Lakers Fire GM Mitch Kupchak, Put Magic Johnson in Charge of Basketball Operations
The shake-up, which comes two days before the NBA's trade deadline, also included owner Jeanie Buss removing her brother, Jim, from his job as executive vp basketball operations.
The Los Angeles Lakers on Tuesday fired general manager Mitch Kupchak and put Magic Johnson in charge of basketball operations in a major shake-up of the struggling franchise's front office.
Lakers owner Jeanie Buss also removed her brother, Jim, from his job as the team's executive vp of basketball operations.
Buss then promoted Johnson, the Hall of Fame point guard who returned to the franchise earlier this year in an executive role. Johnson is the Lakers' new president of basketball operations, reporting directly to Buss.
Buss made the extraordinary moves two days before the NBA's trade deadline. The Lakers are 19-39 this season, plummeting out of contention after an encouraging 10-10 start under new coach Luke Walton, who got a strong vote of confidence from Buss.
In a statement, Buss said she "took a series of actions I believe will return the Lakers to the heights Dr. Jerry Buss demanded and our fans rightly expect," referring to her father, the late Lakers owner.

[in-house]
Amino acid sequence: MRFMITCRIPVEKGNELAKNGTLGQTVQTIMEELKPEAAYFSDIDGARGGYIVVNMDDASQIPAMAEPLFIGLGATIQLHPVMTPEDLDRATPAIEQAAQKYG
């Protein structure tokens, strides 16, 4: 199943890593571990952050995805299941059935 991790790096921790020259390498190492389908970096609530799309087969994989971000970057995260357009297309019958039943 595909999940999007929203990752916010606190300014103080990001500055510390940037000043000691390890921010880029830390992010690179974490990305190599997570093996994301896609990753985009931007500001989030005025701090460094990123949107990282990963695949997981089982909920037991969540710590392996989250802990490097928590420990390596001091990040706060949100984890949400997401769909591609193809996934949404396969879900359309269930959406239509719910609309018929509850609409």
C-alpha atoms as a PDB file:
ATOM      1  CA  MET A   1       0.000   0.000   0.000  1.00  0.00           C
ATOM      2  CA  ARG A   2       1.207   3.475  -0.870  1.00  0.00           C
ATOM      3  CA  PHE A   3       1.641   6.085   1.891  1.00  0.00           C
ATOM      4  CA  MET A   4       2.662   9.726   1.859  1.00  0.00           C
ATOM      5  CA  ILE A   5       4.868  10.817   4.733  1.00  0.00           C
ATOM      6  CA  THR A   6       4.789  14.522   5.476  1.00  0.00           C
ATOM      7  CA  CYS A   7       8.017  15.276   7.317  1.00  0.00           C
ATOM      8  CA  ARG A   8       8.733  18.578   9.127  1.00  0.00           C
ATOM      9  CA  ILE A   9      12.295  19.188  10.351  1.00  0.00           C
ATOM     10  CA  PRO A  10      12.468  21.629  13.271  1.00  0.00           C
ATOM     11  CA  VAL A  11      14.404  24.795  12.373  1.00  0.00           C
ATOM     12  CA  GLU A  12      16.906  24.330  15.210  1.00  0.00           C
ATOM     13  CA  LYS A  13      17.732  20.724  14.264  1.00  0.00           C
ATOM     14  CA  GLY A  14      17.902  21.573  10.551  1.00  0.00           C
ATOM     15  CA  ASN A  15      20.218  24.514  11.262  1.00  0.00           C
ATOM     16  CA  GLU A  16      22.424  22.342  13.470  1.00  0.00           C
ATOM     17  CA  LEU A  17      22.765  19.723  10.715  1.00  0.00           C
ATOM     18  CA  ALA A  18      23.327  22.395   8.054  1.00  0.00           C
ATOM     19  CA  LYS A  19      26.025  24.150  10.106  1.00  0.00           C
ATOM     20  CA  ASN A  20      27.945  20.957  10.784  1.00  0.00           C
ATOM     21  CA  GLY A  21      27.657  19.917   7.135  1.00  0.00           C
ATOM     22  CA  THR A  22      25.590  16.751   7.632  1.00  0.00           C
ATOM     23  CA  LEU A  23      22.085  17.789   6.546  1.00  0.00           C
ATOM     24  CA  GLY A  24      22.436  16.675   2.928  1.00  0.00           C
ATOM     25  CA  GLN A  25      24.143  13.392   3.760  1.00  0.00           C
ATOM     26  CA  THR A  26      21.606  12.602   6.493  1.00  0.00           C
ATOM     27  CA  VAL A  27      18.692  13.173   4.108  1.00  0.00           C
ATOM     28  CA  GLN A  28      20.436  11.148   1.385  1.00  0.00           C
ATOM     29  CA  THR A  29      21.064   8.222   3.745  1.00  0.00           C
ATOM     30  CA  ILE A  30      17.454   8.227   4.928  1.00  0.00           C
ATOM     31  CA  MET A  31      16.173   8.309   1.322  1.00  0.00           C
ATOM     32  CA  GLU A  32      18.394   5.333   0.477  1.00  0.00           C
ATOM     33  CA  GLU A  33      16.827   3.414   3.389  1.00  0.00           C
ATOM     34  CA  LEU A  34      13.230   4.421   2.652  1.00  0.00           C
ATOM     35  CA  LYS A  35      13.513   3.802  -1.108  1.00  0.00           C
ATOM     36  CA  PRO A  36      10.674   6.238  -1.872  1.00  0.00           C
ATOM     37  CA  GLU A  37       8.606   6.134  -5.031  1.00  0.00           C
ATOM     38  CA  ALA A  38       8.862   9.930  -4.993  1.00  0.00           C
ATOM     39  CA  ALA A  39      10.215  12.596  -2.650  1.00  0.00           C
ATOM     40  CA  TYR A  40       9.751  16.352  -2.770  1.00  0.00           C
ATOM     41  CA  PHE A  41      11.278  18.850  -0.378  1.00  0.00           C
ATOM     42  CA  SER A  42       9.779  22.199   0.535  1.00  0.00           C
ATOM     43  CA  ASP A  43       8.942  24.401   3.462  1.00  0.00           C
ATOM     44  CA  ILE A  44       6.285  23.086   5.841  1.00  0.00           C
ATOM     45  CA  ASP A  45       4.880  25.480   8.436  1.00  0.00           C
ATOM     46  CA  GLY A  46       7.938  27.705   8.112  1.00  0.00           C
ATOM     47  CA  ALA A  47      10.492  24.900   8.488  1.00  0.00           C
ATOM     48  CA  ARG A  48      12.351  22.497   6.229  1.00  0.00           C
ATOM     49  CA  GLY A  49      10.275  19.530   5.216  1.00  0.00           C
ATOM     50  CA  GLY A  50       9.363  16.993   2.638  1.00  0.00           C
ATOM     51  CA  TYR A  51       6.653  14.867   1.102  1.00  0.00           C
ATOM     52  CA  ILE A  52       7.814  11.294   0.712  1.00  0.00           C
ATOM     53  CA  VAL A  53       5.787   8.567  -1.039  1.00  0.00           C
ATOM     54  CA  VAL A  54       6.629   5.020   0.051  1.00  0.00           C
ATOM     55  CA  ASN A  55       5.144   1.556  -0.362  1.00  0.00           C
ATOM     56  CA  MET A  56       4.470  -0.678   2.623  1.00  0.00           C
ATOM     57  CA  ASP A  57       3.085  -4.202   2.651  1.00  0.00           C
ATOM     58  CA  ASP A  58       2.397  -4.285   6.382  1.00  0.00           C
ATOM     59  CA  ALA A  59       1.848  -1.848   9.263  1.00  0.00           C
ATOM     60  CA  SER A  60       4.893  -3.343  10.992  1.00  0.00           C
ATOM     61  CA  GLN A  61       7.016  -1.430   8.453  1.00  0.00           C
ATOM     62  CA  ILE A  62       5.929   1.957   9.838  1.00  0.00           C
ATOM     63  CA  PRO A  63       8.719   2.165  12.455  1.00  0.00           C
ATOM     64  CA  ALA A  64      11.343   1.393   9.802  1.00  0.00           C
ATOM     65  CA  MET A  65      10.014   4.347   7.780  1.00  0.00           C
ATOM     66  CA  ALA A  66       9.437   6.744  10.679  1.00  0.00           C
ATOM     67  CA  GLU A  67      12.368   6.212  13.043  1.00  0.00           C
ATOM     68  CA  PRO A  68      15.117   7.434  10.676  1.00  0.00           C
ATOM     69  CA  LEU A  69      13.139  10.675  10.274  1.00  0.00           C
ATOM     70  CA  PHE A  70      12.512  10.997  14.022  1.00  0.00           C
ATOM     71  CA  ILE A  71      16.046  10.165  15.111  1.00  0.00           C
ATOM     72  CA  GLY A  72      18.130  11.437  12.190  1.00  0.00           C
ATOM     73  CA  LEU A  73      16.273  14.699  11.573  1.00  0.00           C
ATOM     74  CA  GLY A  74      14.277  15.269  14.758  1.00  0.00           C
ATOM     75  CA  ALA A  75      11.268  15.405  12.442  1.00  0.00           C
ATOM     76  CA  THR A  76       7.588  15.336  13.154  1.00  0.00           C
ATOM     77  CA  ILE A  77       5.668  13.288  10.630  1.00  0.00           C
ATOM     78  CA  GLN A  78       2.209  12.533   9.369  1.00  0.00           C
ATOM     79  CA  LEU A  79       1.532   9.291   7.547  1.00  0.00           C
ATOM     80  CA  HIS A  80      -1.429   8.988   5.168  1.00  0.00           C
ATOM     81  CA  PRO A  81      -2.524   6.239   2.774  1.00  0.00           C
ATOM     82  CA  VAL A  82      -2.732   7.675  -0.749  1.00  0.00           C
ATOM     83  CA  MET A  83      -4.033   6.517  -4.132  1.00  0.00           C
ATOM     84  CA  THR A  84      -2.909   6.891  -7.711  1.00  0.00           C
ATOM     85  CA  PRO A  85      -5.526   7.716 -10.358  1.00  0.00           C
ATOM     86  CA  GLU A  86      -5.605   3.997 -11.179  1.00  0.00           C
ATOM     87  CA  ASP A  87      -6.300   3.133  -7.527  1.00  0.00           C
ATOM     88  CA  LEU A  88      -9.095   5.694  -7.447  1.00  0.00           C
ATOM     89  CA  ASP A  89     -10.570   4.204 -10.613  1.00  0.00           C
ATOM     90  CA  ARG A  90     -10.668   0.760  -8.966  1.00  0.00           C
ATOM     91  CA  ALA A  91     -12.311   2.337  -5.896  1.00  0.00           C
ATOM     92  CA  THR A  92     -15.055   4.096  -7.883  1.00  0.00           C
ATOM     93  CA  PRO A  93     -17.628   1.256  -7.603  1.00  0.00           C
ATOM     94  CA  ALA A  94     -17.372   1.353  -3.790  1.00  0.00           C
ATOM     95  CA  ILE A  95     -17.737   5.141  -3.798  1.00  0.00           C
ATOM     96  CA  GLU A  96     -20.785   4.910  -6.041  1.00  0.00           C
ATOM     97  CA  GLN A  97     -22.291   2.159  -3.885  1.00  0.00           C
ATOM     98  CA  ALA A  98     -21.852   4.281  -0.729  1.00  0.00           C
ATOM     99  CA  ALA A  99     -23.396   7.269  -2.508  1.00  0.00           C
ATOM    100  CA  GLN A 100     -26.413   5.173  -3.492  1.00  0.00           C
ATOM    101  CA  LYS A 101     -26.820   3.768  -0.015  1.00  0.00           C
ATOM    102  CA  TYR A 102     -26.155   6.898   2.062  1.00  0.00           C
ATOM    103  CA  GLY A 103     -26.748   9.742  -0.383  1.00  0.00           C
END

"Our search for a new general manager to work with Earvin and coach Luke Walton is well underway, and we hope to announce a new general manager in short order," she added. "Together, Earvin, Luke and our new general manager will establish the foundation for the next generation of Los Angeles Lakers greatness."
Kupchak has been the 16-time NBA champion franchise's GM since 2000, when Jerry West left the club. Kupchak had been in the Lakers' front office for 30 years, including the last 17 as general manager — the longest current stretch running a front office in the NBA.
Jim Buss had been in the Lakers' front office for 19 years, including 12 in charge of basketball operations alongside Kupchak.
The Lakers are mired in the worst four-year stretch in franchise history, missing the playoffs in three consecutive years with their three worst records ever. They finished 17-65 last season, a franchise low in the last year of Kobe Bryant's two-decade run with the franchise.
Johnson's return made Jim Buss' departure seem quite likely, particularly given the latter's vow several years ago to leave the franchise if they weren't in contention for a Western Conference title by this year or next.
Johnson has never been a decision-making NBA executive, but he has been a successful businessman and investor since his playing career ended. He also briefly coached the Lakers, but dropped his ceremonial title as a team vice president last June after his frequent criticisms of Jim Buss and former coaches. He sold his ownership stake in 2010.
The departure of Kupchak is even more dramatic. The former Lakers center had worked with Jerry West and Jim Buss in relative harmony for years with the tradition-bound Lakers.
The team's recent ineptitude didn't hurt their place as Los Angeles' most beloved sports franchise and a worldwide brand, but Jeanie Buss finally tired of the apparent lack of progress. The Lakers have a talented young core with D'Angelo Russell, Julius Randle, Brandon Ingram and Jordan Clarkson, but haven't been able to translate that potential into wins despite playing an exciting style under Walton.
The team also parted ways with longtime top public relations executive John Black.